Alexander Calder was born in 1898 in, Lawnton, Pennsylvania, and died in 1976 in New York. He was one of the most prolific and innovative sculptors of the twentieth century.

Calder —whose oeuvre encompasses sculpture, painting, drawing, printmaking, and jewelry, among other media—developed a masterful visual vocabulary that addresses the interplay of nature and abstraction, stillness and motion, monumentality and ephemerality.

Flying Dragon (1975)—which exemplifies Calder’s capacity to invest a powerful visual dynamism in his work regardless of scale—is among the last of the monumental works he made. While static, the striking sculpture transforms when viewed from different angles. Constructed from sheet metal, it is physically weighty but appears delicate due to its limited points of contact with the ground.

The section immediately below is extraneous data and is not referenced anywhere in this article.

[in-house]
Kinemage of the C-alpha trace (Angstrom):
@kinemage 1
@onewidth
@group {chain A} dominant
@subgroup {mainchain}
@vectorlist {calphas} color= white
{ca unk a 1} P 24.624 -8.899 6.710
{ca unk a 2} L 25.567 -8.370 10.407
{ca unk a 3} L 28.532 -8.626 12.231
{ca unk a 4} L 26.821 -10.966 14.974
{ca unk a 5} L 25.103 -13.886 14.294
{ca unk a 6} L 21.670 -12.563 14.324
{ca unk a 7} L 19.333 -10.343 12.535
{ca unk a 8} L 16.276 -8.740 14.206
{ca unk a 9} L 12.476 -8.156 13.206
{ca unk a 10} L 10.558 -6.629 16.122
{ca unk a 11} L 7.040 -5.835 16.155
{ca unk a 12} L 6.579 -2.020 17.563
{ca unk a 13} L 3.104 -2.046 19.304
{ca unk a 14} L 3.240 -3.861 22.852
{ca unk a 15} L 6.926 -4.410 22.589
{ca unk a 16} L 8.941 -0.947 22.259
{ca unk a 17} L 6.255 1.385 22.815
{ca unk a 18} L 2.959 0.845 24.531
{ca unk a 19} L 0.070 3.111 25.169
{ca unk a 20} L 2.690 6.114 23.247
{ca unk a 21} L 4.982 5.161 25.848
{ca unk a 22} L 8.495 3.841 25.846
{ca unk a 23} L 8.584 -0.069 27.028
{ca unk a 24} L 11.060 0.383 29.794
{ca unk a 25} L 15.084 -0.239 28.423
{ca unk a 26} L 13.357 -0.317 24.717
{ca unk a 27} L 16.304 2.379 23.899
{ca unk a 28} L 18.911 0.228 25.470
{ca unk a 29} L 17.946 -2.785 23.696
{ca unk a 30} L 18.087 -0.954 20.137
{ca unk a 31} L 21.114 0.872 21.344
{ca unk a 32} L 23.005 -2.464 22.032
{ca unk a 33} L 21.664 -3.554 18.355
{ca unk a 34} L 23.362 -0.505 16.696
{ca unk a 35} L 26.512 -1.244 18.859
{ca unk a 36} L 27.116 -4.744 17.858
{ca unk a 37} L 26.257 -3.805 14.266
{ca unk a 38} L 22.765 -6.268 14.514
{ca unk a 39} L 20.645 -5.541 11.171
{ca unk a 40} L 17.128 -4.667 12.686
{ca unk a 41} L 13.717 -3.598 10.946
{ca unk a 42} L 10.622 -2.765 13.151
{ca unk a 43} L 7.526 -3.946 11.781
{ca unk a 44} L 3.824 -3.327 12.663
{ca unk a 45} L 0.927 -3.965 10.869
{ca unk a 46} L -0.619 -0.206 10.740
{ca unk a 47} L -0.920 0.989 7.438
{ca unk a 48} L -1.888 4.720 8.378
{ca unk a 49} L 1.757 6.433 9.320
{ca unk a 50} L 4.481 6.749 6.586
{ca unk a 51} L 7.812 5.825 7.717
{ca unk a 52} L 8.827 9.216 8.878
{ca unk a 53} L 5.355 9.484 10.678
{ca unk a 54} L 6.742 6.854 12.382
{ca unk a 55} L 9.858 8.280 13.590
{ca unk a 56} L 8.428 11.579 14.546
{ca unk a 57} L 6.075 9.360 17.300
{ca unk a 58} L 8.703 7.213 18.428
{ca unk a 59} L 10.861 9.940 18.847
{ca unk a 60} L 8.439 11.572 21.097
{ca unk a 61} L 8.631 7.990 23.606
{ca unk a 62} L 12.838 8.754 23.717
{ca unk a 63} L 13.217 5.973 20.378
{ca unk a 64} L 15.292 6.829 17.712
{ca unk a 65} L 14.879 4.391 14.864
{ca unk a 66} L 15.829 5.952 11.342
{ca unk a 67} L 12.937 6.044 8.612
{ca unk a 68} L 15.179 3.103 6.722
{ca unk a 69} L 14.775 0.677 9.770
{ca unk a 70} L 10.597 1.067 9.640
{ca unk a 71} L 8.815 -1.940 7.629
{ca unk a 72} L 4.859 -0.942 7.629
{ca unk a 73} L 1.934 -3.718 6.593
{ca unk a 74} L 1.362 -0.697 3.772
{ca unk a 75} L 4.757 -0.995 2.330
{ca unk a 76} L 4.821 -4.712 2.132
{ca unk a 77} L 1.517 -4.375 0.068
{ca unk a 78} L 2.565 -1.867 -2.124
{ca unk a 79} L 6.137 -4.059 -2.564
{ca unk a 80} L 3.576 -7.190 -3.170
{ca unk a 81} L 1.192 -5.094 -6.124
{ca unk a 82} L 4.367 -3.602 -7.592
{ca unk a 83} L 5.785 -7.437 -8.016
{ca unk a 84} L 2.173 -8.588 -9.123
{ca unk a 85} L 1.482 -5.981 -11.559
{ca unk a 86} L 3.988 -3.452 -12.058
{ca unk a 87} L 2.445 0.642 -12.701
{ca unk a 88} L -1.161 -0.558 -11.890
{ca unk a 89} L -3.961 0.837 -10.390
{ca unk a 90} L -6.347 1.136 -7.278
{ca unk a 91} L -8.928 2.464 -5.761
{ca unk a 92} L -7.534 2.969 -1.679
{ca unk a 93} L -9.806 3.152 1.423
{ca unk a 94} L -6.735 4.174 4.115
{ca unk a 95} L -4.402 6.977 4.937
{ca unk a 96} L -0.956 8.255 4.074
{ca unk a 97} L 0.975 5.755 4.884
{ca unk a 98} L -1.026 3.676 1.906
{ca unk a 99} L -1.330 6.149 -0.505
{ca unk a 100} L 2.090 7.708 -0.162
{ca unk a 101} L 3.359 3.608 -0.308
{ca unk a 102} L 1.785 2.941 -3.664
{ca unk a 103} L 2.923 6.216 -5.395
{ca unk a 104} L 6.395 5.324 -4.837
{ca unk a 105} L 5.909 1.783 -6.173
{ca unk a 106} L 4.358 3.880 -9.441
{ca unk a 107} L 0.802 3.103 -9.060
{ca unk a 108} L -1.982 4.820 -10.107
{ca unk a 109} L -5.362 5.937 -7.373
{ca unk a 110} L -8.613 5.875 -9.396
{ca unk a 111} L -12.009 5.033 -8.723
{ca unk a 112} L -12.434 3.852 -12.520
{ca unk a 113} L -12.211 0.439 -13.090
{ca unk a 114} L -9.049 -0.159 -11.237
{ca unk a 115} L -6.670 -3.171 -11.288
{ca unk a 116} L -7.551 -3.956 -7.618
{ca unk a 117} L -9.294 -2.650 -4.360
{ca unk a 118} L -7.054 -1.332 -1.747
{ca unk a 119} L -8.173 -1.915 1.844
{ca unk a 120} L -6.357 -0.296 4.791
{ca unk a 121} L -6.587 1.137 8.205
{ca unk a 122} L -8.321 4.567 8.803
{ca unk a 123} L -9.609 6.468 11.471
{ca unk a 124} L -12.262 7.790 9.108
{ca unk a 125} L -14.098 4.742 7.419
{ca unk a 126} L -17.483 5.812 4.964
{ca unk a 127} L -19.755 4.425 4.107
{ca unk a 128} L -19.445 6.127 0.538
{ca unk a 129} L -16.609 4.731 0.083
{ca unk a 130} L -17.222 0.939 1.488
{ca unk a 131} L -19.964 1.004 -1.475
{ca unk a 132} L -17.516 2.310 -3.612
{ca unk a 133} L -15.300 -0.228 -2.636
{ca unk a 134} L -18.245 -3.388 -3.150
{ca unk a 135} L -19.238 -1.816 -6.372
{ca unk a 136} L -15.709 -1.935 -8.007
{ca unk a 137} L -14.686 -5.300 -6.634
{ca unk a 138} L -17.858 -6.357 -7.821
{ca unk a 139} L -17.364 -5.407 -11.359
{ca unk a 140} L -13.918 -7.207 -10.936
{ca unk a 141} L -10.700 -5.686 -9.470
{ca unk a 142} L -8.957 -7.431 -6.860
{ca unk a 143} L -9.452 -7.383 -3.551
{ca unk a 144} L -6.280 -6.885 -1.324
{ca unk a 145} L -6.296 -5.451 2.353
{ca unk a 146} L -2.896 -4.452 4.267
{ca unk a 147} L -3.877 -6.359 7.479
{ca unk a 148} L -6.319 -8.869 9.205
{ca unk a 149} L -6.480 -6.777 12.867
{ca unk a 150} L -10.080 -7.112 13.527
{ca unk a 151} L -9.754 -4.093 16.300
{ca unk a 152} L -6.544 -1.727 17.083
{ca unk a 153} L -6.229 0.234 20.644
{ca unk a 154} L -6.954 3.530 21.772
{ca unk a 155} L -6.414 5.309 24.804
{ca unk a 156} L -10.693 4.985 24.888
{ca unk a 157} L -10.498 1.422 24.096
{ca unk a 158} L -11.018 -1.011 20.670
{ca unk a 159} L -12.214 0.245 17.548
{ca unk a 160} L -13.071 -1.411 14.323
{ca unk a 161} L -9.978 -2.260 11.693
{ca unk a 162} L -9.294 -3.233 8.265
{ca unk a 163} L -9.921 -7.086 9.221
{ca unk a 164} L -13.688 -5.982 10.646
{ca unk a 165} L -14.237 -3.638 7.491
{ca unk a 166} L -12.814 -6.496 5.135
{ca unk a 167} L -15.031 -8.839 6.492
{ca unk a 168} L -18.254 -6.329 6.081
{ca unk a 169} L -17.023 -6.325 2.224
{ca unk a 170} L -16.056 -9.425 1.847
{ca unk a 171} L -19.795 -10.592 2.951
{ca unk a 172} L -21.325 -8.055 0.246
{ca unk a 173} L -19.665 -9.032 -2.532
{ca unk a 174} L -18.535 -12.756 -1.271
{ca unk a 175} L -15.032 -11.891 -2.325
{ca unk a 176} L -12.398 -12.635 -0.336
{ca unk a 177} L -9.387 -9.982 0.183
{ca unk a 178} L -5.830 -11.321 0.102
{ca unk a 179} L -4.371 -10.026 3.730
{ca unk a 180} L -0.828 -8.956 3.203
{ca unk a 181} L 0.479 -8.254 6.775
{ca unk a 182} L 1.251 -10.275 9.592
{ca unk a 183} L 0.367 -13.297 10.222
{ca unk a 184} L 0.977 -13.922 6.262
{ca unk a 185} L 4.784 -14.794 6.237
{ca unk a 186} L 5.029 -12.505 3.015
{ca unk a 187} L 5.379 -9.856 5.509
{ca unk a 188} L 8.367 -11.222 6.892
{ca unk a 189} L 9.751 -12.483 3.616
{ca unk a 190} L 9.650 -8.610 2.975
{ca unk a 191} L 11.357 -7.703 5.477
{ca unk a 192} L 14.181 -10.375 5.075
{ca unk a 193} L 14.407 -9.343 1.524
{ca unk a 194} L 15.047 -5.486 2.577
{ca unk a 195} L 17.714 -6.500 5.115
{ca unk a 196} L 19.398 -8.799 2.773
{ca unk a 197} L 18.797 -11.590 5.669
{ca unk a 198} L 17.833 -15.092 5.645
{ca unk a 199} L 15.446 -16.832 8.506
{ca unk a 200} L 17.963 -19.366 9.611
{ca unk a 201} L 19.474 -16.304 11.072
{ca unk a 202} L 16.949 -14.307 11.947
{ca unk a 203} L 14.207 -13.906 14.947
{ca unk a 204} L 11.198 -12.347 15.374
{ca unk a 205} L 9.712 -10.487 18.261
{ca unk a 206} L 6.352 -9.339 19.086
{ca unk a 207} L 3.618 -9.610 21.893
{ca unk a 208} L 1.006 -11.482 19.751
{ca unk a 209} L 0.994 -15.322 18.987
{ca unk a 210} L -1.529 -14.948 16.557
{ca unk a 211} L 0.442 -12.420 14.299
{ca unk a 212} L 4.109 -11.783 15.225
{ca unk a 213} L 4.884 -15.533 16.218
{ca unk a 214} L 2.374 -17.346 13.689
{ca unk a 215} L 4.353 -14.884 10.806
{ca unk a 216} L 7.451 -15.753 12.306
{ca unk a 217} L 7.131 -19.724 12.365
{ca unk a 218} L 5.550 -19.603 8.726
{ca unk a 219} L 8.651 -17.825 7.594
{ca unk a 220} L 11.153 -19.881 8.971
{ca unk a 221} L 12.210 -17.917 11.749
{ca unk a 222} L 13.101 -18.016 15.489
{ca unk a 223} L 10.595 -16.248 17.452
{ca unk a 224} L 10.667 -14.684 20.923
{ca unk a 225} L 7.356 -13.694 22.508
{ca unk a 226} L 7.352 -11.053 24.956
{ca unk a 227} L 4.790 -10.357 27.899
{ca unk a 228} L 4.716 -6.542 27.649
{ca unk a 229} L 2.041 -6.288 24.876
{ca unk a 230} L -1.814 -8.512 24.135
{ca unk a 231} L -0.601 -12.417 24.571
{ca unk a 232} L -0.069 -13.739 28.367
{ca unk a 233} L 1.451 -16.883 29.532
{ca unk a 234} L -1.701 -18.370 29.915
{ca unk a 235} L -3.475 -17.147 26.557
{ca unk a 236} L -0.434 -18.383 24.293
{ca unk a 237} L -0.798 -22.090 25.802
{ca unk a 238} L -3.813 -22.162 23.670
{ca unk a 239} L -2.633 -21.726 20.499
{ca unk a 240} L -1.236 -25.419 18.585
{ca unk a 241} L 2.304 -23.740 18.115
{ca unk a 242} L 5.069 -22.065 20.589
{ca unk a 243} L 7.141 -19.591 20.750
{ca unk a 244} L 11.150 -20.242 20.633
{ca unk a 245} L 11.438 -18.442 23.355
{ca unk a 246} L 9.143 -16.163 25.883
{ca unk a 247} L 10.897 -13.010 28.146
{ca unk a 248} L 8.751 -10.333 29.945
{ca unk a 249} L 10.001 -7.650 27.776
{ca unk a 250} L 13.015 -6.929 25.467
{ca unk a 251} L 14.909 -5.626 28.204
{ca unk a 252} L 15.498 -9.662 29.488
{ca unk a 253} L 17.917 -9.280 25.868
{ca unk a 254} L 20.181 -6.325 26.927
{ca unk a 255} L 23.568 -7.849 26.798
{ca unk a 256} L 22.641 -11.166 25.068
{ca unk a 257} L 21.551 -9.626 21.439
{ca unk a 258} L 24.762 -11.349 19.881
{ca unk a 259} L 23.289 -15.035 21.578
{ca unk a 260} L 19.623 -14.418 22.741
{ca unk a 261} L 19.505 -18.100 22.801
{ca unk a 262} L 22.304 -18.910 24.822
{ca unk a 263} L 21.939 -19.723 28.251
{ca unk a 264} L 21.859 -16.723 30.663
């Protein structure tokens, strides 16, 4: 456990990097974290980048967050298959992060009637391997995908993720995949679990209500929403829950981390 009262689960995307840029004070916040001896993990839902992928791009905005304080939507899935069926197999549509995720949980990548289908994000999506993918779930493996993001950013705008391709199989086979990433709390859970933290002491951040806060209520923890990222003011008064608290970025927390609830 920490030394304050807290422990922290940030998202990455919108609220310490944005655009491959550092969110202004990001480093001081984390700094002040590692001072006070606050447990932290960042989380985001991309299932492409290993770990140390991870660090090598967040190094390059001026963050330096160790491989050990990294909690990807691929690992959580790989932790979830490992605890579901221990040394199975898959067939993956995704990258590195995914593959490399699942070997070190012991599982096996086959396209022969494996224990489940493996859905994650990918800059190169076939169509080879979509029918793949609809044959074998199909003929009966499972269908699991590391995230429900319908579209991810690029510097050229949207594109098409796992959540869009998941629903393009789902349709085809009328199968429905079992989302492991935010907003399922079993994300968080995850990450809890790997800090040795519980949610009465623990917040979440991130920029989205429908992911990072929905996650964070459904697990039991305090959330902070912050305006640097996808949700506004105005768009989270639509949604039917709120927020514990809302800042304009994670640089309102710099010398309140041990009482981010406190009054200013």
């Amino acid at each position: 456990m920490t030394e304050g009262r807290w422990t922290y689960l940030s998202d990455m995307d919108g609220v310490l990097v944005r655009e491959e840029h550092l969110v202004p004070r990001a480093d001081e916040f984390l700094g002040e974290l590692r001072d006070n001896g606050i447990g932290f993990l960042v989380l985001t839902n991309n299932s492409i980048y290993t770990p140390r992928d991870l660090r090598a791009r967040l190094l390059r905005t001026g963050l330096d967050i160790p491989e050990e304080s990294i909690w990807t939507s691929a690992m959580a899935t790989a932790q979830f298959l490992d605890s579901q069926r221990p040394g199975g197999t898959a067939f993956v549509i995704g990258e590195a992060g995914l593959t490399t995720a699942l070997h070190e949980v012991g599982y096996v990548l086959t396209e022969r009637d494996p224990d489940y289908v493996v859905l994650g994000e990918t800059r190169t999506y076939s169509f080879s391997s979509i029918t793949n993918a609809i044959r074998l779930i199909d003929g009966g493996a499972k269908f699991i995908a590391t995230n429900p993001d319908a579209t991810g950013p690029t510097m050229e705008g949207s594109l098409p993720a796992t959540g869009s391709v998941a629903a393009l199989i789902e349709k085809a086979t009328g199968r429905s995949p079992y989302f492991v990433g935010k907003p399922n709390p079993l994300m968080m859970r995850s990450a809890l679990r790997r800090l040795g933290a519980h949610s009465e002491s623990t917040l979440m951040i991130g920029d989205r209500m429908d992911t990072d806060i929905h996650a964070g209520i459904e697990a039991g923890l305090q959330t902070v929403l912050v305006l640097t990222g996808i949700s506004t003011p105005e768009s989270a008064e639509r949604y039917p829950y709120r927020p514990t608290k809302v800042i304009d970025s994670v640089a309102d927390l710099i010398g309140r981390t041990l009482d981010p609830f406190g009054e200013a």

Blending the biomorphic with the architectonic, the highly ambitious Flying Dragon epitomizes Calder’s compositional genius. Fusing elegant lines with simple forms and vibrant color, it is a distinctive and evocative form that activates the elegant space around it. Due to its immense size, it leaves viewers with the sensation of an otherworldly being imbued with legendary strength.